A couple of years ago I was very lucky to be invited to Thyme Boutique in the Cotswold, an idyllic hideaway in the English countryside, celebrating slow living, sustainability and homegrown food. The grounds are so inspirational and you can borrow a pair of wellies for a walk in the countryside, or to the local pub, which has by far the best Scotch egg in the world!
During my visit, we discussed a little collaboration of cosy alpaca socks that could be worn with the Thyme Wellies during frosty winter walks.
Sustainably sourced, spun and made in Britain with a sprig of thyme embroidered on. The GS X Thyme walking socks are a must-have accessory for all countryside adventures. Some exciting products to follow soon…
I would love to share with you a “Question Thyme” my interview this month on the Thyme website below:
Genevieve Sweeney‘s knitwear is a premium British brand that showcases interesting, innovative artisan skills and the rich heritage found within the British knitwear industry. As a young designer, she has become a real advocate for British textiles and we were thrilled to collaborate with her in creating alpaca socks for our ‘Take a Little Thyme’ collection. She is a dynamic and truly inspirational young businesswoman, so it was good to catch up and find out a little more about her background and hopes for the brand.
Your early career was working with brands such as Rag & Bone, Hugo Boss, Burberry, Lyle & Scott … what prompted you to launch your own label in 2015? I was incredibly lucky to have worked for some global brands in the first few years of my career, starting in New York, then Switzerland, before returning to London. My roles differed from designer to creative development to production so I learnt so much about how to take a garment from sketch to the shop floor. When I returned to the UK, I rented a studio and started to buy old knitting machines to restore and knit design ideas in my spare time. One summer, I talked my husband into a holiday in Scotland to meet an ex-knitter who was looking to sell an old knitting machine that had been stuck under his stairs for over 15 years. It took me about 3 months to restore but it is one of my favourite machines to knit with. During my trip I met the machine owner’s nephew who once worked in the knitwear industry in the 1980s before the factories closed down, he introduced me to a network of hidden knitters and I really fell in love with their high-quality skills and extreme attention to detail. They used techniques you hardly ever see in the industry, particular knitting by hand. I became very concerned that these skills will one day die out within the next 10 years so started working on a few projects with these knitters. After a few months, I realised I had the start of a collection forming, so I took the jump and decided to launch my own label celebrating and reinvigorating the UK knitwear industry using artisan skills with contemporary design.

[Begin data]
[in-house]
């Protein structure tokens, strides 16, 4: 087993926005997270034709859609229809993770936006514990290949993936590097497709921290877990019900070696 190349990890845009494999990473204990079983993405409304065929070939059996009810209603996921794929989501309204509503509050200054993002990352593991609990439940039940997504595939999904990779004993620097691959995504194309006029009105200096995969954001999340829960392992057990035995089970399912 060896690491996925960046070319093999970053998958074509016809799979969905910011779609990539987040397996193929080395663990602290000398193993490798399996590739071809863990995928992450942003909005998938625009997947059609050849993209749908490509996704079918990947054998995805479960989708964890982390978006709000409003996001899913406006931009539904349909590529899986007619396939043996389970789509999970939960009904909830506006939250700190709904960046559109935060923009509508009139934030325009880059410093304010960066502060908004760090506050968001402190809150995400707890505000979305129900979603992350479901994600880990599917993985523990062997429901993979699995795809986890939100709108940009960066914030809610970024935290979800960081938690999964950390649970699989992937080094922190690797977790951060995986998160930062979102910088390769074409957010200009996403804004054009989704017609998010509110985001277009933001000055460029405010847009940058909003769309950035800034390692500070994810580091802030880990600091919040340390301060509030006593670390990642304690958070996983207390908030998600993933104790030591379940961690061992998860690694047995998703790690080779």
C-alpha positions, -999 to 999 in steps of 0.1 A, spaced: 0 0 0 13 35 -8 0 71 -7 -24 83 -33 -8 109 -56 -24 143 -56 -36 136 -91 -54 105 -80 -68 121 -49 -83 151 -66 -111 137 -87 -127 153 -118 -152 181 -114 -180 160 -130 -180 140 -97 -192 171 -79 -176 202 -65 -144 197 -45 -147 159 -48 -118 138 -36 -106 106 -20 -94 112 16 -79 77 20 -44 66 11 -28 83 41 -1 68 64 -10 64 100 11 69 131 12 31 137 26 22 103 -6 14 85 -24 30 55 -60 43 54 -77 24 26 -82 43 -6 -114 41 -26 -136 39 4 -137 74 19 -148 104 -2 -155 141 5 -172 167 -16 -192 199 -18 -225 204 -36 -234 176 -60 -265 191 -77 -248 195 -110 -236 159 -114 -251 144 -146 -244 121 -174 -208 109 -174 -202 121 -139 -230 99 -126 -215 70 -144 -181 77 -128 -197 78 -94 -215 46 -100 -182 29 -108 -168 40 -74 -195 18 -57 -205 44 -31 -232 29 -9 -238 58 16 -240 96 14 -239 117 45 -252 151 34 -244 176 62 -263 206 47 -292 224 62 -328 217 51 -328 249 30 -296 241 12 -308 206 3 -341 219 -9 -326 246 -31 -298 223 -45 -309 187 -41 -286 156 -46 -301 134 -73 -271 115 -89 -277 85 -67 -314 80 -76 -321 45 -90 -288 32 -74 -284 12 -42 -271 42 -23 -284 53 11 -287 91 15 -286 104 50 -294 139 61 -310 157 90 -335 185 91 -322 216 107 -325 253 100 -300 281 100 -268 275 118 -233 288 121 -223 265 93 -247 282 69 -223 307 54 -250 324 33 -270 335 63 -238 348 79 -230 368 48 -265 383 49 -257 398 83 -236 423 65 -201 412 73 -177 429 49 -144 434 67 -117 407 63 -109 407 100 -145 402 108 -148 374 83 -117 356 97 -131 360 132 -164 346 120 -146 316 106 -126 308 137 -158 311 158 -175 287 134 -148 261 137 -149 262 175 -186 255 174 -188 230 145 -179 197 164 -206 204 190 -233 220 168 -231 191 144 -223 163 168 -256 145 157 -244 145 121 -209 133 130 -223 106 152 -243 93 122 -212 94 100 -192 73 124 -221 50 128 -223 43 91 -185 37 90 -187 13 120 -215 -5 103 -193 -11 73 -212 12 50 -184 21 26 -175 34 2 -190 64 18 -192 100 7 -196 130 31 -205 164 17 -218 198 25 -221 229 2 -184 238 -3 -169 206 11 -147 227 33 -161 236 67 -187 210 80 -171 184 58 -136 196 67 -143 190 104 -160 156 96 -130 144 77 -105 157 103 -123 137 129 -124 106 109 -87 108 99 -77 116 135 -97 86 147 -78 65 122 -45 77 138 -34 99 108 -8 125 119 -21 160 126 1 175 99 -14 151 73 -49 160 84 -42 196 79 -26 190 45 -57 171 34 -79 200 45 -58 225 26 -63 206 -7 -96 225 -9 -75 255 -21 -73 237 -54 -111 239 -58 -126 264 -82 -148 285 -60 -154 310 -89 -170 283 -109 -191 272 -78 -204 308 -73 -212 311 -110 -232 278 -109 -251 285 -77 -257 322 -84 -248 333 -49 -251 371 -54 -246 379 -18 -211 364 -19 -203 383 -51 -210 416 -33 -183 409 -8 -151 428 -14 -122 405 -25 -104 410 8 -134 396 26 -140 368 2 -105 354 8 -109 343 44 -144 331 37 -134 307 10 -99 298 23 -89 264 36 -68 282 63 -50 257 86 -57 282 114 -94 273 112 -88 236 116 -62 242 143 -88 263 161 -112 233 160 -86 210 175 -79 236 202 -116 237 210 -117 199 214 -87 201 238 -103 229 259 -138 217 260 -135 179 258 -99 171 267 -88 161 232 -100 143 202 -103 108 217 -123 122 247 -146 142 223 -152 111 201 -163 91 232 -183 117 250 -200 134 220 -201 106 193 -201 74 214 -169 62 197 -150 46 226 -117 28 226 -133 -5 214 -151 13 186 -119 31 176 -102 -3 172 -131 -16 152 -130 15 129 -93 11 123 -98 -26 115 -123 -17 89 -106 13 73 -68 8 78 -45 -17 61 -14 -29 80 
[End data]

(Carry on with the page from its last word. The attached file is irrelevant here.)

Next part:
The fashion industry is becoming more concerned with provenance and ethics but there is still a long way to go. Are you optimistic about a sustainable future? I believe that the fashion industry is taking a new route with sustainability and ethics, but I agree there is still a long way to go. When I first started working in fashion I couldn’t believe the amount of wastage and air miles that went into designing a garment, from sketch to prototyping, to sampling, fashion brands and factories were happily sending swatches across the globe and at least 50% was never used. This also affected my decision to manufacture in the UK as it greatly reduced my carbon footprint but also I would be sure that the working conditions of the factories were the best they could be. When sourcing yarn I work with some incredible yarn mills, using solar panels to power their mills, turn wastage cotton to paper and use environmentally friendly bacteria to clean water used for dying yarns so that it can be then used for agricultural irrigation.
How does alpaca compare to sheep’s wool as a material? Alpaca does have a few special characteristics. Not only is it warmer than wool, if you suffer from irritation of wool, alpaca would be your solution! It has no lanolin in the fleece which makes it hypoallergenic and very suitable for delicate skin. Alpaca and Wool yarns are both incredible fibres: biodegradable, renewable, and sustainable.
Continue the Interview here
Discover the GS Sock collection here